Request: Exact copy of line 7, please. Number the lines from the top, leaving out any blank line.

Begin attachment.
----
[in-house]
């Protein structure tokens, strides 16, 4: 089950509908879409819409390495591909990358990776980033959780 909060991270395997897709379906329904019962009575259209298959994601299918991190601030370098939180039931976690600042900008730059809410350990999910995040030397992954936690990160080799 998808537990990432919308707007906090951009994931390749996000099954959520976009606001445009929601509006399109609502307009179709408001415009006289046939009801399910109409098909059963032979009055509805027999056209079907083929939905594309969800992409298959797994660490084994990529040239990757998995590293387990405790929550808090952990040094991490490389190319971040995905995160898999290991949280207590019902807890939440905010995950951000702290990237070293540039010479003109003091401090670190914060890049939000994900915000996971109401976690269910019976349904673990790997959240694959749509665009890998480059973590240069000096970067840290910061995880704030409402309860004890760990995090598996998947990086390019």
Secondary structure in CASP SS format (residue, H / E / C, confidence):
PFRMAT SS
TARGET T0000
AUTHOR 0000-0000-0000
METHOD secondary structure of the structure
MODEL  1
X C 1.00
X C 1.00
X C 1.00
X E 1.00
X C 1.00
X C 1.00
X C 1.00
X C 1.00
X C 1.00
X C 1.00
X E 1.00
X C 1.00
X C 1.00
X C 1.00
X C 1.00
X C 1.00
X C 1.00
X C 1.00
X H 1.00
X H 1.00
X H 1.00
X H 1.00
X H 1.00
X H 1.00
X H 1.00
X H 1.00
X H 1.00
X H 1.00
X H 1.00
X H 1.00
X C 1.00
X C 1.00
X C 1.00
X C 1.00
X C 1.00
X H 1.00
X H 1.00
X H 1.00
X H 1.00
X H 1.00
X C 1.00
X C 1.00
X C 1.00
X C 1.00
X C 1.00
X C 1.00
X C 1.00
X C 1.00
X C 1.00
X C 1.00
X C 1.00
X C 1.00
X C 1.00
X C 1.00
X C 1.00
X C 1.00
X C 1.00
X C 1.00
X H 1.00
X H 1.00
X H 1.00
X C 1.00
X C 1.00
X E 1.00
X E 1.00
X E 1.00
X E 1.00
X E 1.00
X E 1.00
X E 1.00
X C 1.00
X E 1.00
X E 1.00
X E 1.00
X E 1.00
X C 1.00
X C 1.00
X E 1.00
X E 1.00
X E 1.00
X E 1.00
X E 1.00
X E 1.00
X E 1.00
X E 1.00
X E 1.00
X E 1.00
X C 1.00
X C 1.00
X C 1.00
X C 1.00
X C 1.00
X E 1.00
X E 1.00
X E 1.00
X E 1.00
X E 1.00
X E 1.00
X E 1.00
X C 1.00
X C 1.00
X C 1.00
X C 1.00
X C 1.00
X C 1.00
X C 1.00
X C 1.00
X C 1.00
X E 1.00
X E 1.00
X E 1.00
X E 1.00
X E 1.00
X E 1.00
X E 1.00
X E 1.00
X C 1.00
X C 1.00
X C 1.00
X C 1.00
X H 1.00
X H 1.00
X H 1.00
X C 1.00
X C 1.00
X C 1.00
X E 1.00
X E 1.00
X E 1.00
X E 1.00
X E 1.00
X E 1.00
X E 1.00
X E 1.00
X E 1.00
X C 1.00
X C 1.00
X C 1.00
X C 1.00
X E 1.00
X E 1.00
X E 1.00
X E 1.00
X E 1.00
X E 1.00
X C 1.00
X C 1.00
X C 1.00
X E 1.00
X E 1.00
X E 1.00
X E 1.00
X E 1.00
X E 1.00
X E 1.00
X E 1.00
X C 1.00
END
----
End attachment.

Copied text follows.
METHOD secondary structure of the structure